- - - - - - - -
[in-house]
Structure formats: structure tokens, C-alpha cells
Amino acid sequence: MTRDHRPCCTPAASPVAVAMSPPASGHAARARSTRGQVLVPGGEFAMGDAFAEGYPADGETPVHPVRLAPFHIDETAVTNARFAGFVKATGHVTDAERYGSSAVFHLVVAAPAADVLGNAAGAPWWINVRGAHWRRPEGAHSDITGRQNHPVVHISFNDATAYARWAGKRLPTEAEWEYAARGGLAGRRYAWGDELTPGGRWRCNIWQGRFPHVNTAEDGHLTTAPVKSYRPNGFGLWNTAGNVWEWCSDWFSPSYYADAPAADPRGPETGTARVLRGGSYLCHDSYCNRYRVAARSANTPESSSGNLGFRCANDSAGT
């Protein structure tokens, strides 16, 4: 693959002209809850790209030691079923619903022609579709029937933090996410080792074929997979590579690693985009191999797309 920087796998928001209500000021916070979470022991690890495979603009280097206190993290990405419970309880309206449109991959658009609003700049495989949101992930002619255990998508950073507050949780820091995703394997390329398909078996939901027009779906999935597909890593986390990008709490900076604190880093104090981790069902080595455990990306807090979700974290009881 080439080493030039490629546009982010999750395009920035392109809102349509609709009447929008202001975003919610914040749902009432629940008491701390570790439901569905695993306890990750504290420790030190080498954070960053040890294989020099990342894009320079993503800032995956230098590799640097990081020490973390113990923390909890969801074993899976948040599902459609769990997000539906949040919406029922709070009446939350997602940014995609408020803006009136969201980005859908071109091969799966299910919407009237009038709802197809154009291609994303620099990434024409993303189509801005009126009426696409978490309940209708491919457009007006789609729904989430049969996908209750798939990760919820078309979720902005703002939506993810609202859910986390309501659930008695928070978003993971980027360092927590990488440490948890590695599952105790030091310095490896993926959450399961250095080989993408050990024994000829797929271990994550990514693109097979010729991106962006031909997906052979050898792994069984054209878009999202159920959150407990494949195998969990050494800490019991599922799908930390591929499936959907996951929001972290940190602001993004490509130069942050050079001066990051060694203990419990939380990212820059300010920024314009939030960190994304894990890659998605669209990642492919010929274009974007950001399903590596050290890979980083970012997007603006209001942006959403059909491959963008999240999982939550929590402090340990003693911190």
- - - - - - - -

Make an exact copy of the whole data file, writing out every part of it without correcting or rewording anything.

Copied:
[in-house]
Structure formats: structure tokens, C-alpha cells
Amino acid sequence: MTRDHRPCCTPAASPVAVAMSPPASGHAARARSTRGQVLVPGGEFAMGDAFAEGYPADGETPVHPVRLAPFHIDETAVTNARFAGFVKATGHVTDAERYGSSAVFHLVVAAPAADVLGNAAGAPWWINVRGAHWRRPEGAHSDITGRQNHPVVHISFNDATAYARWAGKRLPTEAEWEYAARGGLAGRRYAWGDELTPGGRWRCNIWQGRFPHVNTAEDGHLTTAPVKSYRPNGFGLWNTAGNVWEWCSDWFSPSYYADAPAADPRGPETGTARVLRGGSYLCHDSYCNRYRVAARSANTPESSSGNLGFRCANDSAGT
């Protein structure tokens, strides 16, 4: 693959002209809850790209030691079923619903022609579709029937933090996410080792074929997979590579690693985009191999797309 920087796998928001209500000021916070979470022991690890495979603009280097206190993290990405419970309880309206449109991959658009609003700049495989949101992930002619255990998508950073507050949780820091995703394997390329398909078996939901027009779906999935597909890593986390990008709490900076604190880093104090981790069902080595455990990306807090979700974290009881 080439080493030039490629546009982010999750395009920035392109809102349509609709009447929008202001975003919610914040749902009432629940008491701390570790439901569905695993306890990750504290420790030190080498954070960053040890294989020099990342894009320079993503800032995956230098590799640097990081020490973390113990923390909890969801074993899976948040599902459609769990997000539906949040919406029922709070009446939350997602940014995609408020803006009136969201980005859908071109091969799966299910919407009237009038709802197809154009291609994303620099990434024409993303189509801005009126009426696409978490309940209708491919457009007006789609729904989430049969996908209750798939990760919820078309979720902005703002939506993810609202859910986390309501659930008695928070978003993971980027360092927590990488440490948890590695599952105790030091310095490896993926959450399961250095080989993408050990024994000829797929271990994550990514693109097979010729991106962006031909997906052979050898792994069984054209878009999202159920959150407990494949195998969990050494800490019991599922799908930390591929499936959907996951929001972290940190602001993004490509130069942050050079001066990051060694203990419990939380990212820059300010920024314009939030960190994304894990890659998605669209990642492919010929274009974007950001399903590596050290890979980083970012997007603006209001942006959403059909491959963008999240999982939550929590402090340990003693911190």